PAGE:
Yaya Toure has defended his brother and Manchester City team-mate Kolo after he failed a drugs test.
Toure, a former Arsenal defender, has been suspended from playing until a hearing into his case is held by the Football Association, and faces anything up to a two-year ban unless he can come up with some mitigation for testing positive for a 'specified substance'.
The 29-year-old Ivorian, who departed the Gunners for Eastlands in 2009, believes the substance found in his system came from a stimulant contained in one of his wife's slimming tablets.
Defending his brother and fellow City star, Yaya Toure said in The Sun: "Kolo is a sane person - he did not use any substance that was illegal."
He added: "My brother is damaged. And the squad is affected because Kolo is an important man for us and one of our captains. So we want a quick solution to this problem.
"We all have confidence in Kolo. I am at Manchester City due to the insistence of my brother. For me it will be very hard to play without him in the team."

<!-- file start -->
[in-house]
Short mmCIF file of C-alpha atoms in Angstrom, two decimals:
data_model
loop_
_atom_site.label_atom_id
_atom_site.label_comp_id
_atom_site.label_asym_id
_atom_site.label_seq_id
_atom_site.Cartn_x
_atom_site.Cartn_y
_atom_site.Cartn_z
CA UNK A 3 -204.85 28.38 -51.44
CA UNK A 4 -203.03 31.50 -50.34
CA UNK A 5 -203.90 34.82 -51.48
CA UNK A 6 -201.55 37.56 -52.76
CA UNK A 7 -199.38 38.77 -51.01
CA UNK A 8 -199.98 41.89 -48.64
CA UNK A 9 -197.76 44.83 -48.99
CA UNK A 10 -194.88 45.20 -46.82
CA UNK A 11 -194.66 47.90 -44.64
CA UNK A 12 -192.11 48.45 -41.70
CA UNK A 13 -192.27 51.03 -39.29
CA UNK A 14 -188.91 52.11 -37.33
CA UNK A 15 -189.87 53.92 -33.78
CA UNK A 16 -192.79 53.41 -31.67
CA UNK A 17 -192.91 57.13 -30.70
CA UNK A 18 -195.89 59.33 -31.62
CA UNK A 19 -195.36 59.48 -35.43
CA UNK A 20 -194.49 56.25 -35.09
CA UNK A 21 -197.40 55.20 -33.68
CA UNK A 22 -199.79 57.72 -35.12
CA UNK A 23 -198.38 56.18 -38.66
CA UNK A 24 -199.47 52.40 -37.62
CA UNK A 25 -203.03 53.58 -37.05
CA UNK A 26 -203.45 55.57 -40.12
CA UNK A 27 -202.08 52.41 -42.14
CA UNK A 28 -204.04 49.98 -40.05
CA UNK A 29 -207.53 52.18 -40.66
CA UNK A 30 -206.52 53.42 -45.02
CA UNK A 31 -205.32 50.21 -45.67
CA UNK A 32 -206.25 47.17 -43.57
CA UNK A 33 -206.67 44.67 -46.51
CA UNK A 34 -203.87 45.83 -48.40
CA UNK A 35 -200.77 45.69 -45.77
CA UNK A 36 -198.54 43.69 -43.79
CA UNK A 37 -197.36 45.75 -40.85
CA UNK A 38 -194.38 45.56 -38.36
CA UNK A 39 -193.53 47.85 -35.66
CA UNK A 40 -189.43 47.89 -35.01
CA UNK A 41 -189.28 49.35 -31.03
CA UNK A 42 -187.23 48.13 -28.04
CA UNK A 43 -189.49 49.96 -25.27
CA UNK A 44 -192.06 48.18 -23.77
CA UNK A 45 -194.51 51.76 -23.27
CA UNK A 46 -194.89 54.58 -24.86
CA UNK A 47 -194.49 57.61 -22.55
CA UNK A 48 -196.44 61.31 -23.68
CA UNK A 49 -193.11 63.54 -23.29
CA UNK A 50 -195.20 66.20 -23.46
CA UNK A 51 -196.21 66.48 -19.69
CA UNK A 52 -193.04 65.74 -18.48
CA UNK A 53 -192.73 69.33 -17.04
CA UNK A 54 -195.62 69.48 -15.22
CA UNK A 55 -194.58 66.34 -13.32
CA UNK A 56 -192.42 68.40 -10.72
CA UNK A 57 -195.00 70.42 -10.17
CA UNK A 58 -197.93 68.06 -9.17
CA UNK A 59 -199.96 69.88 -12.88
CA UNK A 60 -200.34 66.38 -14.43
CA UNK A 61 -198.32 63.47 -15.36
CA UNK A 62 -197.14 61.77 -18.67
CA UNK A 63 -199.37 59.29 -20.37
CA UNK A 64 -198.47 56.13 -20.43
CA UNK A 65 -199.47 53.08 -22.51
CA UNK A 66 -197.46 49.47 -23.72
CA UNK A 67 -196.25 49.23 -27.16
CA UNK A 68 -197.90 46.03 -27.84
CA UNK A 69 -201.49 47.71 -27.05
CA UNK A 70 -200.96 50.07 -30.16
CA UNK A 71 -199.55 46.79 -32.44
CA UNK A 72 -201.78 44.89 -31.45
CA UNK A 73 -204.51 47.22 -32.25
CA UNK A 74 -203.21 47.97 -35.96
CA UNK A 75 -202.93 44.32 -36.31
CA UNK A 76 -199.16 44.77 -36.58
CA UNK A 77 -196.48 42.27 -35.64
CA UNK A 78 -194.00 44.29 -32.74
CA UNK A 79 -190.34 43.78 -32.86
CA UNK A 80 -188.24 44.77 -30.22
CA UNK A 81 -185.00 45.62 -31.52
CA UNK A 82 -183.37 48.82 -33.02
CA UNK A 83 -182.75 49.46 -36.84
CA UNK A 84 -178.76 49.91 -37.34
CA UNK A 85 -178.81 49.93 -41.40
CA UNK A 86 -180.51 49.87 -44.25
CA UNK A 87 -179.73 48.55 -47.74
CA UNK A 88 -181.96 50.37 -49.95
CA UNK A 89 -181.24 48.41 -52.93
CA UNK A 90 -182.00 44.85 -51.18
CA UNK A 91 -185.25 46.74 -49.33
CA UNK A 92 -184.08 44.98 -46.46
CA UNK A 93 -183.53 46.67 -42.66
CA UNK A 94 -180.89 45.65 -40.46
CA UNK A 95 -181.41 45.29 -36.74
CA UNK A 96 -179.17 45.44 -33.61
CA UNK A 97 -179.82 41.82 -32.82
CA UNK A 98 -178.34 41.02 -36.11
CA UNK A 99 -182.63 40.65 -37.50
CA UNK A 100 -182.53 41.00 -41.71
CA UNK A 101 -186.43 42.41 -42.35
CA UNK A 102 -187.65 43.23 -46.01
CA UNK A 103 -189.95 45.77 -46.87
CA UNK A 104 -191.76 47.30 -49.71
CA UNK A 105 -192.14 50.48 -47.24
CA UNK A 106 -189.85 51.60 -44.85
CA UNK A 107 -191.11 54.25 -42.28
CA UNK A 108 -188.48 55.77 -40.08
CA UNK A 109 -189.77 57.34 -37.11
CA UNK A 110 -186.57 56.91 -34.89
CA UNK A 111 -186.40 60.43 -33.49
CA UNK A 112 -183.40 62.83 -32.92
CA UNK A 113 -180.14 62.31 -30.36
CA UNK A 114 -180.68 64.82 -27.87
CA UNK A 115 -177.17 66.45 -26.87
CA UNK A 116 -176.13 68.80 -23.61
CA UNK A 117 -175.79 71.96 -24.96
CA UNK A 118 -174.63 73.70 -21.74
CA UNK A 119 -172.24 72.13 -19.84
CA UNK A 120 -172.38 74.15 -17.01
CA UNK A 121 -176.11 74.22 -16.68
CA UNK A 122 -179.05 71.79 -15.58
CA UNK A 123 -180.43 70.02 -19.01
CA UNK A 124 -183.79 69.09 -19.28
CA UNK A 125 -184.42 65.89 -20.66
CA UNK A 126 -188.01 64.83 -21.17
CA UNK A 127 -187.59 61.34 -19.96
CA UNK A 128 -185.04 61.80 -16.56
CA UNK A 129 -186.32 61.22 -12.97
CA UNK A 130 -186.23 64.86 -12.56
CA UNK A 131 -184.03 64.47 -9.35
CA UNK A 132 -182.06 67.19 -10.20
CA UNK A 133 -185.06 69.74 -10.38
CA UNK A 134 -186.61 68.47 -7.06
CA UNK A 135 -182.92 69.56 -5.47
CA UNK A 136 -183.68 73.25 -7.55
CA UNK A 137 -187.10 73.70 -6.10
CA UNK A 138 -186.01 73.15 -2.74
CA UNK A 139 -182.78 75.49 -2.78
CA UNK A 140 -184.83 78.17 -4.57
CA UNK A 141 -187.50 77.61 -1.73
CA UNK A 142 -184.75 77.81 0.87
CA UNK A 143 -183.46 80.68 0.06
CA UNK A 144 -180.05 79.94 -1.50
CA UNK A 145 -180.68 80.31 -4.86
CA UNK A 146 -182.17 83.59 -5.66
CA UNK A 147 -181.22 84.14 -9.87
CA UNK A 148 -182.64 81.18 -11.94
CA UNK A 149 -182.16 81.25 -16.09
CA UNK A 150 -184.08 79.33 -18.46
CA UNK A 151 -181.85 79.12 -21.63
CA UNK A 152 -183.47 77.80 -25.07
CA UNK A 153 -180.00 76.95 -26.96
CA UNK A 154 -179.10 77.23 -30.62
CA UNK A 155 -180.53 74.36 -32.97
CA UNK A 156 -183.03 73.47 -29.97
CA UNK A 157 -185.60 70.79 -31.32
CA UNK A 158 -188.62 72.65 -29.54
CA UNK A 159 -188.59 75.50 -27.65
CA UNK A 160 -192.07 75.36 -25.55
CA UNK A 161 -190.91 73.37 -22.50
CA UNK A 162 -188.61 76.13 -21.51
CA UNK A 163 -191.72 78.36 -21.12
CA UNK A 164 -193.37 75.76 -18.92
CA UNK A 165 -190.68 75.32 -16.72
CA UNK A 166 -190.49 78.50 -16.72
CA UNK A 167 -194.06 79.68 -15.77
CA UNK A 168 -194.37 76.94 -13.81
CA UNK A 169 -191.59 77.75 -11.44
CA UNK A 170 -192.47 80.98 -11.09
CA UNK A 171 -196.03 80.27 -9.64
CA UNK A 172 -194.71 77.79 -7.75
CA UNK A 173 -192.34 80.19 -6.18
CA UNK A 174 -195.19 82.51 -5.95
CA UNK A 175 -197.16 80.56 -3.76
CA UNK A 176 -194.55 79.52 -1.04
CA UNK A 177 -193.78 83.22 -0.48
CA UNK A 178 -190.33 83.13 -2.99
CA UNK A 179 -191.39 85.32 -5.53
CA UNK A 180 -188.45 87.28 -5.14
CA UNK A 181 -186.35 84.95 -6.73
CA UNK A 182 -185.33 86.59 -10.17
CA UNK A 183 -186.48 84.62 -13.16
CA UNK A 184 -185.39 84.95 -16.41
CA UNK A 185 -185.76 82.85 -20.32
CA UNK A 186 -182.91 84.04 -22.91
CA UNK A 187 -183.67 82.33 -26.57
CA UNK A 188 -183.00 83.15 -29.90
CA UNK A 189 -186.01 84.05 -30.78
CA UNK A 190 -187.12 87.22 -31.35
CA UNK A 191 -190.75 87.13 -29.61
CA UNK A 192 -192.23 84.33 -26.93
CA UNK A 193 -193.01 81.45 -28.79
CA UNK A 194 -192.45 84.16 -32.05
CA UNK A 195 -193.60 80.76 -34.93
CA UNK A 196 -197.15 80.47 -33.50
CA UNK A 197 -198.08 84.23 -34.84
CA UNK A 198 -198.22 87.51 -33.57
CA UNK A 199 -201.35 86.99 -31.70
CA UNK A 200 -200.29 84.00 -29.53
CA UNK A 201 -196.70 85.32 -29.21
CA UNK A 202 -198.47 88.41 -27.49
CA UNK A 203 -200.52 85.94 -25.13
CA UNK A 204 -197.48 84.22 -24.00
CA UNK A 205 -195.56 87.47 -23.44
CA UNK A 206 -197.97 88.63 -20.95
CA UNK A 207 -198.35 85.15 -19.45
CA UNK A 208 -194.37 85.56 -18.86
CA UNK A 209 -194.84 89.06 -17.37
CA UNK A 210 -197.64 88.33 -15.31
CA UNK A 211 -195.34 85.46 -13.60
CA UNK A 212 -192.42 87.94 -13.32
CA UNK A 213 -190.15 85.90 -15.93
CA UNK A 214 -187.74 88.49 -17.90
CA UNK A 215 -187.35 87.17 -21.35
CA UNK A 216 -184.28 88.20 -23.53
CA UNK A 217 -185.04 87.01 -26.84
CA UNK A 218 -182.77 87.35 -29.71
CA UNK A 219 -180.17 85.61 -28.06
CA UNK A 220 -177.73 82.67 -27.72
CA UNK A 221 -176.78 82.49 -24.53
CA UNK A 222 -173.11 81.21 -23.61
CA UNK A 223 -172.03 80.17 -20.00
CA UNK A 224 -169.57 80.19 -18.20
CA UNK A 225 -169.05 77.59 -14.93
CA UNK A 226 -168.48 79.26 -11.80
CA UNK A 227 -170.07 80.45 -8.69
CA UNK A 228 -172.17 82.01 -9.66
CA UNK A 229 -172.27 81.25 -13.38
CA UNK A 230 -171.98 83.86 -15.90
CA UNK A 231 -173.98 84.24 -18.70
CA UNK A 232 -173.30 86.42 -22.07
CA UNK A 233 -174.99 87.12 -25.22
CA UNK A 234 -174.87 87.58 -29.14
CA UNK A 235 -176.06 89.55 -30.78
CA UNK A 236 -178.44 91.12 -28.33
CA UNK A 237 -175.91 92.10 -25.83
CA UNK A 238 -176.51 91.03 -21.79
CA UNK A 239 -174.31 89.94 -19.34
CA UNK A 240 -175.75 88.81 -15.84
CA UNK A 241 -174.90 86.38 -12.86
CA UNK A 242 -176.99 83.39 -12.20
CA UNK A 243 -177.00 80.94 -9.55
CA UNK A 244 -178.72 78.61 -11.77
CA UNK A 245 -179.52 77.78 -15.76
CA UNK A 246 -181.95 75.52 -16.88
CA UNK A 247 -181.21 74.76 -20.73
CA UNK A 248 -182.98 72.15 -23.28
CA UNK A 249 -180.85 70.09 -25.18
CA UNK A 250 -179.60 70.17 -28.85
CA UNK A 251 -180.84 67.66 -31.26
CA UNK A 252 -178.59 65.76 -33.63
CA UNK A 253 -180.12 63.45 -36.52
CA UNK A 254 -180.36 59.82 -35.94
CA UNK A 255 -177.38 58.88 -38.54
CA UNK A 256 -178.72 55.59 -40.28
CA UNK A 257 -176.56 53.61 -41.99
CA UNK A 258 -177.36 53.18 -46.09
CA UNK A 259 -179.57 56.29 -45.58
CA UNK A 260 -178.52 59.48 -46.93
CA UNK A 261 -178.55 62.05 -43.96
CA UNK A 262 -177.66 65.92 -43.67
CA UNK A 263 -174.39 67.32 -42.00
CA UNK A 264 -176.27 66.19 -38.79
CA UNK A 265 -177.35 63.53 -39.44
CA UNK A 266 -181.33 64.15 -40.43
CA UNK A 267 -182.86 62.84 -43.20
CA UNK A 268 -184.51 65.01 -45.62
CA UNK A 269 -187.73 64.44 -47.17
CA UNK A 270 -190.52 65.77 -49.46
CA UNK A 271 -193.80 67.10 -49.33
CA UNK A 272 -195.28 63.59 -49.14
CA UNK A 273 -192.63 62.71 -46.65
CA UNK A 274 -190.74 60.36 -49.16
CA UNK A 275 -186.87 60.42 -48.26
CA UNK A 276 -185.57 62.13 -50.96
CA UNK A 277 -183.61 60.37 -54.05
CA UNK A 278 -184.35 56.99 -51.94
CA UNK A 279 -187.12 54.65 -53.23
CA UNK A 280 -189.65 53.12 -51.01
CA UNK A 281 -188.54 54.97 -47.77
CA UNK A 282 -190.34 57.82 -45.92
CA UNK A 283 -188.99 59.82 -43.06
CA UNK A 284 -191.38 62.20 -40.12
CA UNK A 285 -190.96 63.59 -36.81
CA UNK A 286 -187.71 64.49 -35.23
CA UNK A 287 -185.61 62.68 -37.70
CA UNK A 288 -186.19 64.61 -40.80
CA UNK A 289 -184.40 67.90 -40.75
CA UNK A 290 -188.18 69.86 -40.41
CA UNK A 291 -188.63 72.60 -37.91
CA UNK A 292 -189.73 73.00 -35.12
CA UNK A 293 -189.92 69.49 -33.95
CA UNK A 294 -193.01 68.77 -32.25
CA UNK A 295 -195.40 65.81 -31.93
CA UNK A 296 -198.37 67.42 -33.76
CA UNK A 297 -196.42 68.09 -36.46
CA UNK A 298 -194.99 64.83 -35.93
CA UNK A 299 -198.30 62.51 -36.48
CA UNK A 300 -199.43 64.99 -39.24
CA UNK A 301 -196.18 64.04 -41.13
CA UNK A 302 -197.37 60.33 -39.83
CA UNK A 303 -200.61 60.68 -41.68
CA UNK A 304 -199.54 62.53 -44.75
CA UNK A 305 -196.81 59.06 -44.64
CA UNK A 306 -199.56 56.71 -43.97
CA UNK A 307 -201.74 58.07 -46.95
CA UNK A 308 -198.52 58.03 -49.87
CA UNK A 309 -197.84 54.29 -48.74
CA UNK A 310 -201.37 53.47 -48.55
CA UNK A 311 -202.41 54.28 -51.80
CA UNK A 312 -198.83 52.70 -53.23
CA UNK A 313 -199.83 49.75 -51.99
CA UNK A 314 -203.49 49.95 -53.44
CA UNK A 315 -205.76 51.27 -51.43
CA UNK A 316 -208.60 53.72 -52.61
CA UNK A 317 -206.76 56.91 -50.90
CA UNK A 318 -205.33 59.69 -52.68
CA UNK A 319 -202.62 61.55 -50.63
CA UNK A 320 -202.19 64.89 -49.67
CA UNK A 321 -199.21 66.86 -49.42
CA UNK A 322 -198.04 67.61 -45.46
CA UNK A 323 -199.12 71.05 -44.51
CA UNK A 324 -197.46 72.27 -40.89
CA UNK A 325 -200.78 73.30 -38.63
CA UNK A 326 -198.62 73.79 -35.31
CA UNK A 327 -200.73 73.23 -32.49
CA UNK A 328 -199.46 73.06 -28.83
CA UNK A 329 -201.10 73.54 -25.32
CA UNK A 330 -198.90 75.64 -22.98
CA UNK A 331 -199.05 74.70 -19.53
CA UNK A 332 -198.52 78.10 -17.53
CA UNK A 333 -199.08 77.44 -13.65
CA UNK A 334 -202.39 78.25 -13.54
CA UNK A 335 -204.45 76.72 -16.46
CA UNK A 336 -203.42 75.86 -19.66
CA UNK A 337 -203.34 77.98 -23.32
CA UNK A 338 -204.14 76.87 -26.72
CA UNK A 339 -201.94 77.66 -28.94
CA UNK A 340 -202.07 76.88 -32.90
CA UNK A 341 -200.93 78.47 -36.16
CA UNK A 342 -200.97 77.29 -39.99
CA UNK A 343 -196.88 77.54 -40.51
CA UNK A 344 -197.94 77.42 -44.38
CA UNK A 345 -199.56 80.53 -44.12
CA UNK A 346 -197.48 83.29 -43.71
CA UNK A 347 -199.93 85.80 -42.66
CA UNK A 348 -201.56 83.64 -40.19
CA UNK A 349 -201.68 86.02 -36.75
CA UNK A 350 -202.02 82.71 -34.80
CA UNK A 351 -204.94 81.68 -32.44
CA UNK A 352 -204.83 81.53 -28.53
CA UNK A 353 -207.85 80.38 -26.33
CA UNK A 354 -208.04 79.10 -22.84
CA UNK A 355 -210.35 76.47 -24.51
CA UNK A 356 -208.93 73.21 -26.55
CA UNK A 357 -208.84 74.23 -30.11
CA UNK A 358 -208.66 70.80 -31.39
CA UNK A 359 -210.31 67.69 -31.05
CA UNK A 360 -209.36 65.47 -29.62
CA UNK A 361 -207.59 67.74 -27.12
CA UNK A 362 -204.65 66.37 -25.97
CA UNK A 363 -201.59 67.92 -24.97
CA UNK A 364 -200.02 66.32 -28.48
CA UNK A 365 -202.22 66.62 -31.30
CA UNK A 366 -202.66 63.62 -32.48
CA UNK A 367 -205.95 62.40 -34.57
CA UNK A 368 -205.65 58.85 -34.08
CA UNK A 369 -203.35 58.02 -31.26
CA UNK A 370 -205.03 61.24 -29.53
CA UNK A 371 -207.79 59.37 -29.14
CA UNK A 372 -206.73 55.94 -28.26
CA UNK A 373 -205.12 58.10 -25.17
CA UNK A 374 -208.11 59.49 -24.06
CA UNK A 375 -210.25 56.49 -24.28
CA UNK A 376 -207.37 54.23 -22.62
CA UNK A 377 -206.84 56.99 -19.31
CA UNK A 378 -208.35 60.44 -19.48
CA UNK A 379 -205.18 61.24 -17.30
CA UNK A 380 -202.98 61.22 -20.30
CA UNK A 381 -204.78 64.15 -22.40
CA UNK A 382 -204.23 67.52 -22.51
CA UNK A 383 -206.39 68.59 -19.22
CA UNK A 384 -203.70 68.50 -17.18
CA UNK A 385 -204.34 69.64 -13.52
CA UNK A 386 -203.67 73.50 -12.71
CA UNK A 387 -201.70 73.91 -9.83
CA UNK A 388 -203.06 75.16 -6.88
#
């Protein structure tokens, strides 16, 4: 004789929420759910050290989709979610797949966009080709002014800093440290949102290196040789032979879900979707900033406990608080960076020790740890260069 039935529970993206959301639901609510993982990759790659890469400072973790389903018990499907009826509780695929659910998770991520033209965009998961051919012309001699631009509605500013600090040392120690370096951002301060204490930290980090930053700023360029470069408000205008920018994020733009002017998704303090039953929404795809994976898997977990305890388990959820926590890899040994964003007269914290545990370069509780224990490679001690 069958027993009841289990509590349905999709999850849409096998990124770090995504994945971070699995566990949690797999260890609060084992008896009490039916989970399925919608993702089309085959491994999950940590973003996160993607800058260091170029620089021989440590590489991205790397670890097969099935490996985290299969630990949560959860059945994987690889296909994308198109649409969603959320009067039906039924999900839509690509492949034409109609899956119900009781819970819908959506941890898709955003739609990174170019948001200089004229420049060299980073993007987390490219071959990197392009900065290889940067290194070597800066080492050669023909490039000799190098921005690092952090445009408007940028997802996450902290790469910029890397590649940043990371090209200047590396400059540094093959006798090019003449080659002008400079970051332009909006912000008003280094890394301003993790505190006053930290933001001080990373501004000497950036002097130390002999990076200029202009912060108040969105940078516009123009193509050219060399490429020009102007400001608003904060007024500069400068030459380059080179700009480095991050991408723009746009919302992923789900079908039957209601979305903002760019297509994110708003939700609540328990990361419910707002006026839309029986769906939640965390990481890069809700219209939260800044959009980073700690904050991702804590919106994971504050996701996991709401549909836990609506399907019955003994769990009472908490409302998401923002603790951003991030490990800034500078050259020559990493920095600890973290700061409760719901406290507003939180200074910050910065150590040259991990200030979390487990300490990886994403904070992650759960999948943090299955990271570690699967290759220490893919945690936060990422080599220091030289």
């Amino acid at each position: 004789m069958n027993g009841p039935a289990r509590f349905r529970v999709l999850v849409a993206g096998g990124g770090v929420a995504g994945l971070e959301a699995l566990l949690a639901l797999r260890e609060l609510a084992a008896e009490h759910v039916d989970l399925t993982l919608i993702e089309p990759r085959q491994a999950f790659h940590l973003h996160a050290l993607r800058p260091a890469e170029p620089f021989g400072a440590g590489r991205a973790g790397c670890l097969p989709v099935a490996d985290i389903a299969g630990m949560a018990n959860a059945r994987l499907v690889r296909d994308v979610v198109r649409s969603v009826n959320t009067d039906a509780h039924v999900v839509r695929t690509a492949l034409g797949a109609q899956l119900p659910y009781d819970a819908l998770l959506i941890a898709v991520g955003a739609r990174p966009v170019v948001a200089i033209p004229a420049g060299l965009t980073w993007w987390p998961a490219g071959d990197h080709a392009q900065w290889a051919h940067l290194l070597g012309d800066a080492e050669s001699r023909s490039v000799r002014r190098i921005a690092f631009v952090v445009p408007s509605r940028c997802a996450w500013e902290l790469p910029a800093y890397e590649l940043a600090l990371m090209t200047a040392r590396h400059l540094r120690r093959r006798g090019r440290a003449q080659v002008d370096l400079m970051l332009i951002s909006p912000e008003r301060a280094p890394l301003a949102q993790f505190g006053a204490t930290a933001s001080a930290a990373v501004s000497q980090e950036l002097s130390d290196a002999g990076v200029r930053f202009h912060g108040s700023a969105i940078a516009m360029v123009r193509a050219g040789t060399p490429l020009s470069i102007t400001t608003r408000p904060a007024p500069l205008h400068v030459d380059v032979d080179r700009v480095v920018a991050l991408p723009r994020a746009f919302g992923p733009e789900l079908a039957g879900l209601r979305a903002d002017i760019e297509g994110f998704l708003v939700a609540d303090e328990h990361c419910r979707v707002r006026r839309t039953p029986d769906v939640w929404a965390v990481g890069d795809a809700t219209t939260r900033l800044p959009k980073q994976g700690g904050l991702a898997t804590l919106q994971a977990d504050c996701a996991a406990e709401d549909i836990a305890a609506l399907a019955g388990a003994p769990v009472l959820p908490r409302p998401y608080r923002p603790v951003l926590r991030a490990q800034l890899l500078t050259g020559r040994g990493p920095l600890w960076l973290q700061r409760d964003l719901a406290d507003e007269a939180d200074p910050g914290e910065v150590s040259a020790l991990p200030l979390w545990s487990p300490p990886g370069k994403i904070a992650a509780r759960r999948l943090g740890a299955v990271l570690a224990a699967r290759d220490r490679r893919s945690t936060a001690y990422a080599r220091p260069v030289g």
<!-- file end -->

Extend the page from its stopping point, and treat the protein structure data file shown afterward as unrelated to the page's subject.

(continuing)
Arsenal boss Arsene Wenger has already defended his former Gunners captain, stressing his belief that Kolo Toure would not set out to cheat by doping and explaining the failed test by suggesting the defender 'was not cautious enough'.
Frenchman Wenger also revealed he would be willing to act as a character witness for Toure should it be required.
"Yes," said Wenger, when asked whether he would speak up on the defender's behalf.
"Kolo is genuine, honest and highly motivated to work every day. The problem was getting him off the pitch, not putting him on it."
He added: "He was unlucky because he was done in the doping control against Manchester United when he didn't play. That makes it one chance out of nine to be picked.
"He is devastated but legally, what is forbidden is forbidden.
"The mistake he made is not to have asked the Manchester City doctor whether he could take it or not.
"It was completely the kind of stupid thing that can happen when you're punished in life.
"Cross the road, don't look right or left and boom. Half the people don't ask if you deserve it, if you're caught, you're caught."
Gordon Taylor, chief executive of the Professional Footballers' Association, believes Toure has been 'unfortunate'.
Taylor said: "I feel convinced he has not been seeking to gain any advantage or to be cheating. He has just been unfortunate.
"Players have got to be so, so careful these days. When it (the substance) is on the list it can be anything from a warning to two years (suspension).
"Things have now got to take due process, so we have to be mindful of that fact."